Embedded in National Health Insurance reforms is the notion of moving to a system of strategic purchasing of care, including the idea of purchasing primary care on a capitated basis. Capitated payment methods have gained popularity in fee-for-service (FFS) contexts as a means to encourage providers to adopt a more population health management approach to providing care, whereby the healthcare needs (both curative and preventative) of an entire population catchment are addressed.
The research considers, based on local and international experience, the technical dimensions of reimbursement design, and the ways in which these can align with policy objectives. Key issues include risk adjustment, the extent of risk sharing, and financial mechanisms to incentivise re-organisation of the system. Risk adjustment is necessary to ensure equity across the system and to avoid the ‘cream-skimming’ of younger and healthier patients. The degree of risk sharing influences the extent to which it is possible to align provider, patient and funder incentives and to embed a drive for quality improvement into the system.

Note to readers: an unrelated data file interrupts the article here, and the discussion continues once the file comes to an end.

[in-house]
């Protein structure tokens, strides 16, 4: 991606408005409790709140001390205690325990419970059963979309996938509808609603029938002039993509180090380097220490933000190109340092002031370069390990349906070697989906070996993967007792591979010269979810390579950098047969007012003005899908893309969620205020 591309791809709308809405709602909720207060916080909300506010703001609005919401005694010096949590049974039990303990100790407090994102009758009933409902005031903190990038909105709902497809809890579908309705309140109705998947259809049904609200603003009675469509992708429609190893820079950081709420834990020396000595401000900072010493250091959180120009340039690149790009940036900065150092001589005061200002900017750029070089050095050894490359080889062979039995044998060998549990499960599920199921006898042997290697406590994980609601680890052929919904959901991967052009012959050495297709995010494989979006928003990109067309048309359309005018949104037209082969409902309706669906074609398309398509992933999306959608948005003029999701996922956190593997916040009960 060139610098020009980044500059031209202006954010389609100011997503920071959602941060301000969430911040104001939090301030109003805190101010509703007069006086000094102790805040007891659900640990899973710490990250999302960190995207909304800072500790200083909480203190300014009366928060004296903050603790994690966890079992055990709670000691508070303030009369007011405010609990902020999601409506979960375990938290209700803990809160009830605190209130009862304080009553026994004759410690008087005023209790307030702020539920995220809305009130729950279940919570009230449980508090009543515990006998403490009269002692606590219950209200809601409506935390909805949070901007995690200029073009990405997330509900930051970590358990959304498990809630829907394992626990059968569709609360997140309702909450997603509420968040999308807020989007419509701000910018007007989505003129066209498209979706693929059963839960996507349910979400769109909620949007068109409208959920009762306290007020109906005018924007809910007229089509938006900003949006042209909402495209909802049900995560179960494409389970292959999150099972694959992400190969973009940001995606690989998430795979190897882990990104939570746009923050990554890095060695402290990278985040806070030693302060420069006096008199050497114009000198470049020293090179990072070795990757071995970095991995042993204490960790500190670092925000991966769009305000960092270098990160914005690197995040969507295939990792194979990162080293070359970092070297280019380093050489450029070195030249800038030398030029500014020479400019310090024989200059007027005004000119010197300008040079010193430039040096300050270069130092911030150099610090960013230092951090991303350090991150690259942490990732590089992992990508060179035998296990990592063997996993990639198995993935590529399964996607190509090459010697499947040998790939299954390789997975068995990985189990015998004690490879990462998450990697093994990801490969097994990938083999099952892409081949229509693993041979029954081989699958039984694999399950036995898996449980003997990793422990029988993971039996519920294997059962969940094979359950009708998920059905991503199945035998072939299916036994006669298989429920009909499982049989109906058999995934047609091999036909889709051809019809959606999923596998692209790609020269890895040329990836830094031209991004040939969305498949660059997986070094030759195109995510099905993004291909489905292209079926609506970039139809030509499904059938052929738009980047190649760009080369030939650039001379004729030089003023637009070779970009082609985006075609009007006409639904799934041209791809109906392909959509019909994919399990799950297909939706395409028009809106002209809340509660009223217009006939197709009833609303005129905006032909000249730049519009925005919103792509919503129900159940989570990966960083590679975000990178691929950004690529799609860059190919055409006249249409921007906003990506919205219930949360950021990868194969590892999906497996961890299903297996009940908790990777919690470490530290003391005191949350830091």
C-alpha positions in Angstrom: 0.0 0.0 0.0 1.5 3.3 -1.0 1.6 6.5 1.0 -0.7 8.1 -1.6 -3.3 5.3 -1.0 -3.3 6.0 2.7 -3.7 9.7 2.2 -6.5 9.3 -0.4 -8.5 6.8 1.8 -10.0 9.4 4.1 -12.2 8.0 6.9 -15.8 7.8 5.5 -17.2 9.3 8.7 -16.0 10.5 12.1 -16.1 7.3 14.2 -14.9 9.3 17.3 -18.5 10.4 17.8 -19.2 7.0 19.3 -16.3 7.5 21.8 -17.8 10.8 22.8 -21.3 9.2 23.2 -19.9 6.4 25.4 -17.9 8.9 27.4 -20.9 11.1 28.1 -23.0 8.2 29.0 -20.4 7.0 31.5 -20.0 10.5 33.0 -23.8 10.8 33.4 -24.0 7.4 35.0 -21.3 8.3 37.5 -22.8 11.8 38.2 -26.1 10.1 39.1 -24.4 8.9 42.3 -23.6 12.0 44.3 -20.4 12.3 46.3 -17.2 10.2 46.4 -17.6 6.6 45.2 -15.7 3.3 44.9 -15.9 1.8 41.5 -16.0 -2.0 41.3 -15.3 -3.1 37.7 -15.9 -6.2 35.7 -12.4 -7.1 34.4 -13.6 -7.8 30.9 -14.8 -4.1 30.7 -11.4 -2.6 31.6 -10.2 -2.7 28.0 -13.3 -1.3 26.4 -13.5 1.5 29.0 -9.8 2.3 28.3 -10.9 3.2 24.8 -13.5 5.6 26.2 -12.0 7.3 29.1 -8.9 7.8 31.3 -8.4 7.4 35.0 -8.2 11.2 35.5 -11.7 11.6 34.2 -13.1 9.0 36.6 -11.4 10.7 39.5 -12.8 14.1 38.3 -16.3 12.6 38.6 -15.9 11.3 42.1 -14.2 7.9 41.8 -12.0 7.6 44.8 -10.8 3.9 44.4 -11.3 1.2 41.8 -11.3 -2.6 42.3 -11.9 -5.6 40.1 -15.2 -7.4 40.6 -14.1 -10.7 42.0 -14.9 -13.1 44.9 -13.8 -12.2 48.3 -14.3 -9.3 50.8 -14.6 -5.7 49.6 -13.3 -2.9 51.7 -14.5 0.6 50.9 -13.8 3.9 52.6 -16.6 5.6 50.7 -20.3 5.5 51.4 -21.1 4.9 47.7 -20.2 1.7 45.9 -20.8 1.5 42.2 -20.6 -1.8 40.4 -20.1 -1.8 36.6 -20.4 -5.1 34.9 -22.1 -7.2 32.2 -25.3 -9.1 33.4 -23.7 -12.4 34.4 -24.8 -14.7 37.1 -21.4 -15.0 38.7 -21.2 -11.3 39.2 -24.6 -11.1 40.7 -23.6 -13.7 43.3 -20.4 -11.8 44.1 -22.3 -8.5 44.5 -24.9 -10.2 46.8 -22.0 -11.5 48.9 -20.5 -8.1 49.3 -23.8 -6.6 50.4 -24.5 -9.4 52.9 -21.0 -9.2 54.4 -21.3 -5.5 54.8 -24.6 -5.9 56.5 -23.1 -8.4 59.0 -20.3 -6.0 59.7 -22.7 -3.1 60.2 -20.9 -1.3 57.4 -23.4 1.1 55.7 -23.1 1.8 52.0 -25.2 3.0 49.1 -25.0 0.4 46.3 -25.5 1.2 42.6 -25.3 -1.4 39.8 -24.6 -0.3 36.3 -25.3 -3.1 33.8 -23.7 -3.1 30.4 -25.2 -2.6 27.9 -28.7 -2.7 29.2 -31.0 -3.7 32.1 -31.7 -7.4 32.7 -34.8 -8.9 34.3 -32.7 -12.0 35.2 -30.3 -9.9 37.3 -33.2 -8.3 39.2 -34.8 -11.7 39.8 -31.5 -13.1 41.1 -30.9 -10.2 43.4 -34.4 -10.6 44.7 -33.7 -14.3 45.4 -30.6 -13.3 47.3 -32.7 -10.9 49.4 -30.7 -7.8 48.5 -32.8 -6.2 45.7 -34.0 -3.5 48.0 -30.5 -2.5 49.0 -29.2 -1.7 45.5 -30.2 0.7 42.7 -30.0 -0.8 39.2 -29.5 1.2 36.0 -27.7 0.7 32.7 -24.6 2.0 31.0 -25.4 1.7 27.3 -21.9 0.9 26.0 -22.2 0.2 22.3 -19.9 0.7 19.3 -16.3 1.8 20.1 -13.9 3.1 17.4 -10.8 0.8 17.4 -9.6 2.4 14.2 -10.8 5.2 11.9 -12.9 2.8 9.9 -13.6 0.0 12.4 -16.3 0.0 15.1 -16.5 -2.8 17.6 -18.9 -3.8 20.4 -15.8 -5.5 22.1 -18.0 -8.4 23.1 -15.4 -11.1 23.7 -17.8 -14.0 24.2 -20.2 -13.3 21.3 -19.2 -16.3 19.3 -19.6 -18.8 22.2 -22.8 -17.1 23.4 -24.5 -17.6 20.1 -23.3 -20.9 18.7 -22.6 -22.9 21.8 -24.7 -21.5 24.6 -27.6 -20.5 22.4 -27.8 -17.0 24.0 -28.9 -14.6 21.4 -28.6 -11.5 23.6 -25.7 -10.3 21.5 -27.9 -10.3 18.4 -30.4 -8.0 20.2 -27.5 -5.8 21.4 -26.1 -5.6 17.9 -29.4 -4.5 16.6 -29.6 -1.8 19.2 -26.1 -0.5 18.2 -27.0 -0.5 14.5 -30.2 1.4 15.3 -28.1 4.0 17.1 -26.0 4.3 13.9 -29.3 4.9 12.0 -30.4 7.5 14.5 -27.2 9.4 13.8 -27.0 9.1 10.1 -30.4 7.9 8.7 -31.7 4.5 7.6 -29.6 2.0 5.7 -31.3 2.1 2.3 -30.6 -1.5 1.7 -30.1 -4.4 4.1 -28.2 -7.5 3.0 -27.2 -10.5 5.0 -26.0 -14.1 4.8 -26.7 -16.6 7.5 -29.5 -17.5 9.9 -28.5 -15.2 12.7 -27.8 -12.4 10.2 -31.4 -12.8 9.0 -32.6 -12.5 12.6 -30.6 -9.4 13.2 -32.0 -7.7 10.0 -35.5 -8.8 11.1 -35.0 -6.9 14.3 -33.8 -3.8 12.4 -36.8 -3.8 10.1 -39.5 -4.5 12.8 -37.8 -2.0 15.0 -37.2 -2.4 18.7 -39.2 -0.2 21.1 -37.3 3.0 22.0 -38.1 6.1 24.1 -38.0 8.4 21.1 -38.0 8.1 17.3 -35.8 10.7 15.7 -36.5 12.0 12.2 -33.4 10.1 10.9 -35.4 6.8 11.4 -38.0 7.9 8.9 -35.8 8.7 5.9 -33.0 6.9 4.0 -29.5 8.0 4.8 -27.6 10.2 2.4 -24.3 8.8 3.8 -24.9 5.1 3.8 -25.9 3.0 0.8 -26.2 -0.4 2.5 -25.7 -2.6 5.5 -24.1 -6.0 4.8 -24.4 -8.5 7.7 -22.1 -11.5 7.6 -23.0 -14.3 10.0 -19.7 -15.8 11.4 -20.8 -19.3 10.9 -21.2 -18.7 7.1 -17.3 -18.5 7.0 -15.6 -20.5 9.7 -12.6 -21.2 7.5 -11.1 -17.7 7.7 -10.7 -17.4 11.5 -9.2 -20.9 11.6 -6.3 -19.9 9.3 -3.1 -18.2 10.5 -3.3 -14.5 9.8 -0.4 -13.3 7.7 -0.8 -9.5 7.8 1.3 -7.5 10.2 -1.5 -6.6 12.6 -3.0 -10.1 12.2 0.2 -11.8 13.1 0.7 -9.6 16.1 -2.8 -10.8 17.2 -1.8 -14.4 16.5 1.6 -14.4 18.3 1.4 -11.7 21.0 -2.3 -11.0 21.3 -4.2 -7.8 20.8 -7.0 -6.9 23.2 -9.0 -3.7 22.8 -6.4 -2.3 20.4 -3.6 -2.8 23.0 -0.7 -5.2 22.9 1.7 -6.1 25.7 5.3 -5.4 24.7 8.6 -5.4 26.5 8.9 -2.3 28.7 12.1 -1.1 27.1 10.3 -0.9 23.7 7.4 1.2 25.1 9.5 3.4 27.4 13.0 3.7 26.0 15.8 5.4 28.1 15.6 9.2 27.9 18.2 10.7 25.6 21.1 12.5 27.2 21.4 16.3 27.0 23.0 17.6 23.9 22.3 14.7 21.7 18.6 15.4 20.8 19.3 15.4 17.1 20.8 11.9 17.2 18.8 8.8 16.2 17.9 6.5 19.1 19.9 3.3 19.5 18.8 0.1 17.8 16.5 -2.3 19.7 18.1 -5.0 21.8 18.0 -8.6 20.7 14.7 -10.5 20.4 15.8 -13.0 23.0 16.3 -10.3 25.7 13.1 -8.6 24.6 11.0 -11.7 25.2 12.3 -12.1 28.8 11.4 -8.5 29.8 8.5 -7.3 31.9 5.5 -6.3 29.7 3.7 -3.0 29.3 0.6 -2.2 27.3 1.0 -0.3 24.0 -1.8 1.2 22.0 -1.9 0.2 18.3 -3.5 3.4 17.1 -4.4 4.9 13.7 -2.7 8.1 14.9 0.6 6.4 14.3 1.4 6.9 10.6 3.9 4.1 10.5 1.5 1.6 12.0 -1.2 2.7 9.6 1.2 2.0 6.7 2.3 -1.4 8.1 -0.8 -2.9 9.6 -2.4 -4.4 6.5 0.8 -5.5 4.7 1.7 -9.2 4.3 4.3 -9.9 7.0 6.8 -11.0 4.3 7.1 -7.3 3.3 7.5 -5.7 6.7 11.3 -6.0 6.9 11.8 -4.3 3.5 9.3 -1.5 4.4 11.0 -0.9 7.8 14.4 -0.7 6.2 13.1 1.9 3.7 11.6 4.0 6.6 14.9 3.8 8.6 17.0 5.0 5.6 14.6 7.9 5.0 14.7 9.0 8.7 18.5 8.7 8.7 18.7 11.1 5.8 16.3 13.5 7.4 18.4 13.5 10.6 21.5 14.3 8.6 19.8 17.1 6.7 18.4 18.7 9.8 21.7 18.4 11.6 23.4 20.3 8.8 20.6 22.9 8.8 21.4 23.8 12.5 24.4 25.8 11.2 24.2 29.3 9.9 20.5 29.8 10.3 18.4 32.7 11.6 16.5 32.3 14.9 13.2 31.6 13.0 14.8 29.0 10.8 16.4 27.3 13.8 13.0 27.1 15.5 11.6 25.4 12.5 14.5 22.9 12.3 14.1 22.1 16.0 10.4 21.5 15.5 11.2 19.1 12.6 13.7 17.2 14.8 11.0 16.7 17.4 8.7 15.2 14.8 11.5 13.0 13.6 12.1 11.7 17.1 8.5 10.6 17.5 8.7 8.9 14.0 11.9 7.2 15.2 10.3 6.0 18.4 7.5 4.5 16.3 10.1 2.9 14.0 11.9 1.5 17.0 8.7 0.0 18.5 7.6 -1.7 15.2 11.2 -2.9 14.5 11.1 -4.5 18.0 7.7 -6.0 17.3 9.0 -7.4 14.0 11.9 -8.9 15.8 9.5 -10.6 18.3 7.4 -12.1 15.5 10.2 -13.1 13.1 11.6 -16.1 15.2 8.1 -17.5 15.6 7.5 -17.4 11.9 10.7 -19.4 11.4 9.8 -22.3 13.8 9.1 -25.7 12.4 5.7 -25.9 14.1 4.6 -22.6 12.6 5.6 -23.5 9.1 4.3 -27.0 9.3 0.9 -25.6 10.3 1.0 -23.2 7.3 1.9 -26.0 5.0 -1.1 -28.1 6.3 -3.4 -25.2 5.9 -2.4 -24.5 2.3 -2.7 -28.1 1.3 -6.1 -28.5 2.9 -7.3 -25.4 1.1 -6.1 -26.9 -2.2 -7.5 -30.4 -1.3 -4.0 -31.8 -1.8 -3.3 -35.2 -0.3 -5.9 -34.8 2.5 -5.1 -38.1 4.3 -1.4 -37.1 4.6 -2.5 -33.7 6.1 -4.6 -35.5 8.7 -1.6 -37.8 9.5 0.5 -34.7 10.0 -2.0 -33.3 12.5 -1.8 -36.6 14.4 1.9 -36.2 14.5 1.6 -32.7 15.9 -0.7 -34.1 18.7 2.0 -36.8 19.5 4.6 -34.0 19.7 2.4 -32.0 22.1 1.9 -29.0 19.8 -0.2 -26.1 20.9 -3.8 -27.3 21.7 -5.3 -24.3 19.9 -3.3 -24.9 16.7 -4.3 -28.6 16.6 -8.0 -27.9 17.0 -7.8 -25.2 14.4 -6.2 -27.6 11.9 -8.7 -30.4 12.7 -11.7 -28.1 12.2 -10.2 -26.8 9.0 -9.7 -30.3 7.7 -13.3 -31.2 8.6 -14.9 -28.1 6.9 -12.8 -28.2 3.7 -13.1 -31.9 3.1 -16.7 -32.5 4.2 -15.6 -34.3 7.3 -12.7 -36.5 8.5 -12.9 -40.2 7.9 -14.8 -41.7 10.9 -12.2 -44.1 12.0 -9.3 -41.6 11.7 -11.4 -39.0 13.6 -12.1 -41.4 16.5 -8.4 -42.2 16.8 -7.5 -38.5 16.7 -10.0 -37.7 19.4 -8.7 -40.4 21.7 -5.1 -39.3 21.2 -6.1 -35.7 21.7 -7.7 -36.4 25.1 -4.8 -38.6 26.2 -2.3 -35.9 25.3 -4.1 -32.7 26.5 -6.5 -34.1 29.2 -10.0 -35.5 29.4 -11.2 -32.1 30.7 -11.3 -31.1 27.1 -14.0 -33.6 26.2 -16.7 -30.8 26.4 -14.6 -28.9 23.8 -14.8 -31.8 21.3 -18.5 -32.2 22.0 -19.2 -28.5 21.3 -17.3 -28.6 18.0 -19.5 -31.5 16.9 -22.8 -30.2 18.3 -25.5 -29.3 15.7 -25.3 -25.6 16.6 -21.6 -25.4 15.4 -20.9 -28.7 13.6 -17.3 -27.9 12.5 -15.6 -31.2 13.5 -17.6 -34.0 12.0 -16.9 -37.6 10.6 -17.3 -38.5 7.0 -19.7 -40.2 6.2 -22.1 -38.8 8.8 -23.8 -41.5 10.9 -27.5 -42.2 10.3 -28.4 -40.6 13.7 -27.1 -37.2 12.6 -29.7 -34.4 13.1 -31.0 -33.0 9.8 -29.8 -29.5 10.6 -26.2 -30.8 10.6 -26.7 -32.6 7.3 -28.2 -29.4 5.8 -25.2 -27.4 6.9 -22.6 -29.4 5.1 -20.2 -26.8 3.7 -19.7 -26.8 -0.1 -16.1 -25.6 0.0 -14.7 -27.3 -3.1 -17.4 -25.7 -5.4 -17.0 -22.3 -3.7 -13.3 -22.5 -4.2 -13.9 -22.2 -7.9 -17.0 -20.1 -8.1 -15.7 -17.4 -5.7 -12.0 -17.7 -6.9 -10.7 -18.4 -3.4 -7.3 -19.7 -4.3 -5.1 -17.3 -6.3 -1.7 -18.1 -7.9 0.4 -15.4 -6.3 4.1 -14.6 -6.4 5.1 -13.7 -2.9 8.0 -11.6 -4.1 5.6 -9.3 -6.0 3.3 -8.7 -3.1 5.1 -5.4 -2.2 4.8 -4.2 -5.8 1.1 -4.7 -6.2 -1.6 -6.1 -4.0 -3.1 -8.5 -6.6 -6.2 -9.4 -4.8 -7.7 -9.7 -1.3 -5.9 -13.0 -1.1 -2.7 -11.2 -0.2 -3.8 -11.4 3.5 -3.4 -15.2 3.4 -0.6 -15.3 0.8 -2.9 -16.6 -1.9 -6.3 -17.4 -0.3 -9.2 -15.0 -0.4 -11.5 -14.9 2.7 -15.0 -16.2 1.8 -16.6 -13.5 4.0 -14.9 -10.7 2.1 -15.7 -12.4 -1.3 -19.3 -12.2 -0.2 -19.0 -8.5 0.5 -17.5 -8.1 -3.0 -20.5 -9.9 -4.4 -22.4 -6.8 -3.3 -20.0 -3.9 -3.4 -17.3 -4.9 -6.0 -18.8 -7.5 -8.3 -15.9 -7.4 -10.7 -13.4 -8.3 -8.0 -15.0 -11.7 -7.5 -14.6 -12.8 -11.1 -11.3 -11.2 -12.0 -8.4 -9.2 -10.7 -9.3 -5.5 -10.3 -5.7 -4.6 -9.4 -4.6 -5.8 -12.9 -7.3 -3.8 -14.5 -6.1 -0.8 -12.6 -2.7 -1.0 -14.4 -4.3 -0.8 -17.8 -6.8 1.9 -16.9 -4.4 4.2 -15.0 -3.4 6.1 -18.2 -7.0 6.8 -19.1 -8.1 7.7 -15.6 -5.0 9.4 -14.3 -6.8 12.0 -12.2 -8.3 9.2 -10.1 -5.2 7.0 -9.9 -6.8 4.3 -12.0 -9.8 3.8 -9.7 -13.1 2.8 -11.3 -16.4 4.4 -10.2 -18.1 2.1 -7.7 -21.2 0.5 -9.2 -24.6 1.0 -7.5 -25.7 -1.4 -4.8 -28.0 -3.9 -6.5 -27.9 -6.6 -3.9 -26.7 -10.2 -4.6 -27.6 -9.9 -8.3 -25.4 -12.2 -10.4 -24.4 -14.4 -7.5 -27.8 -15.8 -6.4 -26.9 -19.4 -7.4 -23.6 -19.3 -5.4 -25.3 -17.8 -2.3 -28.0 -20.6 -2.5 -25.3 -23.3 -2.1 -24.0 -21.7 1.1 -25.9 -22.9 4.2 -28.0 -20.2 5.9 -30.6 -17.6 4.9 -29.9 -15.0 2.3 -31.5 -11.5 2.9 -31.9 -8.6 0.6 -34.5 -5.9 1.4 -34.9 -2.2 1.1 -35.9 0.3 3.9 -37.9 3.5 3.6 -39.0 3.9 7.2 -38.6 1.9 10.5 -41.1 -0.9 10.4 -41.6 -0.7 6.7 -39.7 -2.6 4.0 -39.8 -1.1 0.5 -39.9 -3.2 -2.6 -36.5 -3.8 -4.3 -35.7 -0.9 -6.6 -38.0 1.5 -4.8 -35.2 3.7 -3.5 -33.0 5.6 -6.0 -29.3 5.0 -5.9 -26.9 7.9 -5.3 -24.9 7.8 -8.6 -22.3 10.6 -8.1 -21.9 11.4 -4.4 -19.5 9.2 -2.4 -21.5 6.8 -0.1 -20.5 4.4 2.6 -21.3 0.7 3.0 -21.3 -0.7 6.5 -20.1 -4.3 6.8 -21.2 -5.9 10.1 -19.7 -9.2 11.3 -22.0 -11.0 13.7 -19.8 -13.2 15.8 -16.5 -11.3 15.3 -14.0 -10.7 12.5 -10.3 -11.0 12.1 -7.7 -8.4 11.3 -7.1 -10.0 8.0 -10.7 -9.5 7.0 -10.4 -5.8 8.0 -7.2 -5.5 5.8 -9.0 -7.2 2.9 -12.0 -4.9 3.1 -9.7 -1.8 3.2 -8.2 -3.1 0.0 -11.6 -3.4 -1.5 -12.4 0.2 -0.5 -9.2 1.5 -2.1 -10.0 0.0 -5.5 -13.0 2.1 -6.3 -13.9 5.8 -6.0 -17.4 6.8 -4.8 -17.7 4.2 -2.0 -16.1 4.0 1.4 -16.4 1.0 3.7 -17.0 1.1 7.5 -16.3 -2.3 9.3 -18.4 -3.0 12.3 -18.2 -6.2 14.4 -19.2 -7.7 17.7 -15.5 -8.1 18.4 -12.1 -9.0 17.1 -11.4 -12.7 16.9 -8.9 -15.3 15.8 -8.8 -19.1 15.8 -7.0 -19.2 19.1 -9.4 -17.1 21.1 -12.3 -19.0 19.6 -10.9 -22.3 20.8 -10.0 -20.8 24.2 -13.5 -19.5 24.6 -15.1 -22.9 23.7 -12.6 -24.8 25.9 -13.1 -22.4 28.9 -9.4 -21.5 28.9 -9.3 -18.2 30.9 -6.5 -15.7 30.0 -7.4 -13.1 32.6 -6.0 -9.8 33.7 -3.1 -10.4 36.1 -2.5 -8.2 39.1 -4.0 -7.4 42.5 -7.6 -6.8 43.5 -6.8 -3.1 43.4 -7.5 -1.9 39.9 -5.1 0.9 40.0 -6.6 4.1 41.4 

The research also investigates the technical approaches to set capitation rates and considers the risk of rates that are either too low or too high.
It is clear from the research, that design of capitation reimbursement requires a blend of rigour and pragmatism and will almost certainly require a number of iterations before the system settles.